Date of Graduation

5-2017

Document Type

Thesis

Degree Name

Master of Science in Human Environmental Science (MS)

Degree Level

Graduate

Department

General Human Environmental Sciences

Advisor

Jacquelyn D. Wiersma-Mosley

Committee Member

Jennifer Becnel

Second Committee Member

Kristen N. Jozkowski

Keywords

Psychology, University, College, Fraternities, Sororities, Perpetrators, Sexual assault

Abstract

When people think of a typical sexual assault, they rely heavily on preconceived notions of sexual violence, which often represents stereotypical rape scenarios. Many stereotypical depictions of perpetrators tend to be centered around individuals who are strangers, mentally ill, lonely, with poor or impoverished upbringing. How perpetrators and victims are depicted impact the likelihood of others believing victims and attributing guilt to perpetrators. This may contribute to societal endorsement of acquaintance rape as not real compared to stereotypical rape scenarios. The current study examines how college students, and in particular fraternity men and sorority women, view perpetrators of sexual assault. We focused on fraternity men and sorority women given Greek affiliated students’ high risk for sexual assault perpetration and victimization. Affiliated Greek men are over represented among sexual assault perpetrators, and one-third of rapes occur in fraternity. Additionally, sorority women are also at elevated risk for victimization of sexual assault.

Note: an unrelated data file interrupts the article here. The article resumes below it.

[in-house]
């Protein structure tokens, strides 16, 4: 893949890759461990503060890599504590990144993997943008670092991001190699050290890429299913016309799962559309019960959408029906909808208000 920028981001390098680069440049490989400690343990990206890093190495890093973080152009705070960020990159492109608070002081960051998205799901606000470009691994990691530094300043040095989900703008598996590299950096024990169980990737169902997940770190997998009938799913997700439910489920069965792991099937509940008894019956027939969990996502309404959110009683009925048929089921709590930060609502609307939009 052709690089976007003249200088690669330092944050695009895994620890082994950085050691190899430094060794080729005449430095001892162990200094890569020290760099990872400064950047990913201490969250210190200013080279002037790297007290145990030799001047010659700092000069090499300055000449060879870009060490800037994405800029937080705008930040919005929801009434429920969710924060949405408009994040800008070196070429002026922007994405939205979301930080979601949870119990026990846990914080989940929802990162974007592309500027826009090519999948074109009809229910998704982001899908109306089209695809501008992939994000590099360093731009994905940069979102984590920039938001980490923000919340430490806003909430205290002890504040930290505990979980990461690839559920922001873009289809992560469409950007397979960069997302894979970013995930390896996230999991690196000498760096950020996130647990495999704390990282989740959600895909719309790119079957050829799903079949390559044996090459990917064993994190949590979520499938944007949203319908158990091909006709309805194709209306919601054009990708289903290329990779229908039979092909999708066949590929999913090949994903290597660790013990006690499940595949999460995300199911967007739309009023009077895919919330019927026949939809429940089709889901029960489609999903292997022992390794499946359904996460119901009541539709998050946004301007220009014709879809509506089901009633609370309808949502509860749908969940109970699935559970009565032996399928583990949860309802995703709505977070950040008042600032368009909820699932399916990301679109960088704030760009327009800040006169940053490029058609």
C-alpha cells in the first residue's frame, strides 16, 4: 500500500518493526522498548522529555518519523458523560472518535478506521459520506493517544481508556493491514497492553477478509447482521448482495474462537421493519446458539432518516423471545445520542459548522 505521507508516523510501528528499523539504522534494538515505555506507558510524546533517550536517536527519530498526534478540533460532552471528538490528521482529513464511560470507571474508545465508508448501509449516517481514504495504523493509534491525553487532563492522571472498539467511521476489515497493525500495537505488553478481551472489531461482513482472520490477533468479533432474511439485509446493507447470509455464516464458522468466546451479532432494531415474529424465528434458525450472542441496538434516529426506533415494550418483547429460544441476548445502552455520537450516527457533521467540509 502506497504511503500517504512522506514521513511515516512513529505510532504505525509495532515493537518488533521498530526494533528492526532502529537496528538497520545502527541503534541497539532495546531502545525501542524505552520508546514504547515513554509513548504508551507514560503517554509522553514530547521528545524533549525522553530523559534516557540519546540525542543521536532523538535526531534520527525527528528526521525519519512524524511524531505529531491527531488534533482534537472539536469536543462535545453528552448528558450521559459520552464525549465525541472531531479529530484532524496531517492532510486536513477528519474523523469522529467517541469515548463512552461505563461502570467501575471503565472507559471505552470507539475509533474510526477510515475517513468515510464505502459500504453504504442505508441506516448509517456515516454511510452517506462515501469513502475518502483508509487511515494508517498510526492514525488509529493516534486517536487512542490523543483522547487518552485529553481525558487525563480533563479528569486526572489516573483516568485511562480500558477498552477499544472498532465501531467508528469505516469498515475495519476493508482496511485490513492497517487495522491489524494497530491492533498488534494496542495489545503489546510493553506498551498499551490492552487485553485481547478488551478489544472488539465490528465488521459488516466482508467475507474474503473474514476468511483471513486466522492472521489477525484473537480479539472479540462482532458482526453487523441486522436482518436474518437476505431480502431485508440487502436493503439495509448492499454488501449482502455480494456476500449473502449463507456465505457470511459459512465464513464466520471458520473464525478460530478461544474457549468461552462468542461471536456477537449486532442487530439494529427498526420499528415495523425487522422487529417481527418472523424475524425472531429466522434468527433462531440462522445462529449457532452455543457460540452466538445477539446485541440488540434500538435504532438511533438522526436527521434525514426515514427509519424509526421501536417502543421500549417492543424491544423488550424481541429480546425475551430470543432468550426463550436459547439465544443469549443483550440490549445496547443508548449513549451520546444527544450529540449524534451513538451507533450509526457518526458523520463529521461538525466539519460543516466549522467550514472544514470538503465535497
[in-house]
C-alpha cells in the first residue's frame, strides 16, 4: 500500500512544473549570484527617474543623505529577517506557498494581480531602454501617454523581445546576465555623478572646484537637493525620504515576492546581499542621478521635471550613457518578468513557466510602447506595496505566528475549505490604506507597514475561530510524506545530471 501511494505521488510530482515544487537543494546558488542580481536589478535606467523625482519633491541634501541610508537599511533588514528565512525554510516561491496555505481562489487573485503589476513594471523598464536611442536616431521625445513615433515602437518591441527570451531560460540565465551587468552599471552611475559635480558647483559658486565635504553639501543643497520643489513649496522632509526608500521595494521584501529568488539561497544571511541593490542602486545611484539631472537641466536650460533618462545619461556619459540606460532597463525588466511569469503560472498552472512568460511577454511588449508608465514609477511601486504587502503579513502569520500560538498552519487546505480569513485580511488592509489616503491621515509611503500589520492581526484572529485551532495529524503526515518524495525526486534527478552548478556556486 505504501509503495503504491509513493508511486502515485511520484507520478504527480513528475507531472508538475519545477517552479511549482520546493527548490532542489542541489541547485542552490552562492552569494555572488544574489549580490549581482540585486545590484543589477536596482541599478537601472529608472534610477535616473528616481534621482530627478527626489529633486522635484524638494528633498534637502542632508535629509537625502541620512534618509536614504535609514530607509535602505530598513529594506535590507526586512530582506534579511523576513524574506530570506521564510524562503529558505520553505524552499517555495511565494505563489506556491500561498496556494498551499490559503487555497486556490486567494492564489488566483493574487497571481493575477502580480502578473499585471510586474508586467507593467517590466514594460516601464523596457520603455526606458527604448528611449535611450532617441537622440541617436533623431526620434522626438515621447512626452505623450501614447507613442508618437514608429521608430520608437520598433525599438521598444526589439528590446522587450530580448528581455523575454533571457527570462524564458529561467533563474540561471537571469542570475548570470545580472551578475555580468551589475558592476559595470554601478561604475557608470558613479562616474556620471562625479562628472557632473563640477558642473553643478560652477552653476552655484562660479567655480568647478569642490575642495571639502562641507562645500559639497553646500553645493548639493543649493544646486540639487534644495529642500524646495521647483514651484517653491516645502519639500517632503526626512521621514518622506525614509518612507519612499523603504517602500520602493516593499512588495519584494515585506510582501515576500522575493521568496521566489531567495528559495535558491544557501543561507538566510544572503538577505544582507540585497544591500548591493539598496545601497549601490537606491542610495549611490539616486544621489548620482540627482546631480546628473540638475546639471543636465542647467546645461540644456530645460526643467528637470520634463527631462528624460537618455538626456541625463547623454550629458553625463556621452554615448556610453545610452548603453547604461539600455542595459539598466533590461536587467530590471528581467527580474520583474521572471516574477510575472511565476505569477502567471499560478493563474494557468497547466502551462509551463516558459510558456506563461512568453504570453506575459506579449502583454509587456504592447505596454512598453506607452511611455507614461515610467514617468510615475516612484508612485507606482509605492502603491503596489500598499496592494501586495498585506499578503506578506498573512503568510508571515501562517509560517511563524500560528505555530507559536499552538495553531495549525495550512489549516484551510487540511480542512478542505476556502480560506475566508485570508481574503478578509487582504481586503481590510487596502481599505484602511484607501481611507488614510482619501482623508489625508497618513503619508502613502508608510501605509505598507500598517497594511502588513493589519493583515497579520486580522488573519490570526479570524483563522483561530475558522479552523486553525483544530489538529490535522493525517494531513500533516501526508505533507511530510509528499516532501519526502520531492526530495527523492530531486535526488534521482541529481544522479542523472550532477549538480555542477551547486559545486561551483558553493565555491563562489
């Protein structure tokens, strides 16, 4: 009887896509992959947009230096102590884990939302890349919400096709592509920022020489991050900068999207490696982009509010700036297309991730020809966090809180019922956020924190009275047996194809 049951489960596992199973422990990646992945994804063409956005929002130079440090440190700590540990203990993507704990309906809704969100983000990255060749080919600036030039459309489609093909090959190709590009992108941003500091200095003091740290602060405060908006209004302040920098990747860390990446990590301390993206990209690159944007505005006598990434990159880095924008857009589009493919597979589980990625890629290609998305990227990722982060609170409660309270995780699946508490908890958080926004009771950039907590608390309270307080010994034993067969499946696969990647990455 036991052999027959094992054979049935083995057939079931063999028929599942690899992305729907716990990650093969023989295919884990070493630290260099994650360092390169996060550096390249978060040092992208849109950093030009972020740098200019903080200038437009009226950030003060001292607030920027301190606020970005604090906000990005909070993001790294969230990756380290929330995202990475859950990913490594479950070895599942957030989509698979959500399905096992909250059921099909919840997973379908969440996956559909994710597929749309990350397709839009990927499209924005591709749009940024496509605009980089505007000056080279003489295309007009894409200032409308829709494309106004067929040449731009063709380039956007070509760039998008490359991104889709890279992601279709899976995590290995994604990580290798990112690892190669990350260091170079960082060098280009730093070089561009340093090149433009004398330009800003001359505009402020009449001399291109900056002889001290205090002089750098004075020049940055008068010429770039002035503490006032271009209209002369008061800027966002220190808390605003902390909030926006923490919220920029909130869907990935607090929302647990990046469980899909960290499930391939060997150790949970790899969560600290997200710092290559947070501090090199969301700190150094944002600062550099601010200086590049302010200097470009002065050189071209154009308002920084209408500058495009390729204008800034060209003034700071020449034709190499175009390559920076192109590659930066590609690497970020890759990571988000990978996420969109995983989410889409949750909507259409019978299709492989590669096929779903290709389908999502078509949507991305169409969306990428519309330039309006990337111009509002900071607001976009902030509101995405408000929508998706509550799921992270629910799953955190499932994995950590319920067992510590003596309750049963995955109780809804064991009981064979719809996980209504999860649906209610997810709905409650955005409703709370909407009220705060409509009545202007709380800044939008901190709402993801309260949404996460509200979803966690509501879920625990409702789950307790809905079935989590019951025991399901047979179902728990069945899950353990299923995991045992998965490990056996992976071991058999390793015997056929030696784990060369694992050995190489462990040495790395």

Using Social Identity Theory, this study measured perpetrator perceptions of those in the in group (Greek affiliated) versus the out group (Non-affiliated) among 943 college students, in which 55% of which were Greek affiliated. Men had more stereotypes than women regarding rape myths, hostility toward women, and more stereotypical perceptions of perpetrators. There was no difference in perpetrator perceptions among sorority women and non-affiliated women. Fraternity men have higher stereotypical perceptions compared to all women, and non-Greek men. The current study demonstrates a relationship between perpetrator perceptions, rape myth acceptance, and hostility toward women, as well as more stereotypical perceptions especially for Greek men. Such findings have important implications for societal perceptions of sexual assault; the way individuals perceive perpetrators could effect the punishment on college campuses, in the criminal justice system, as well as society.

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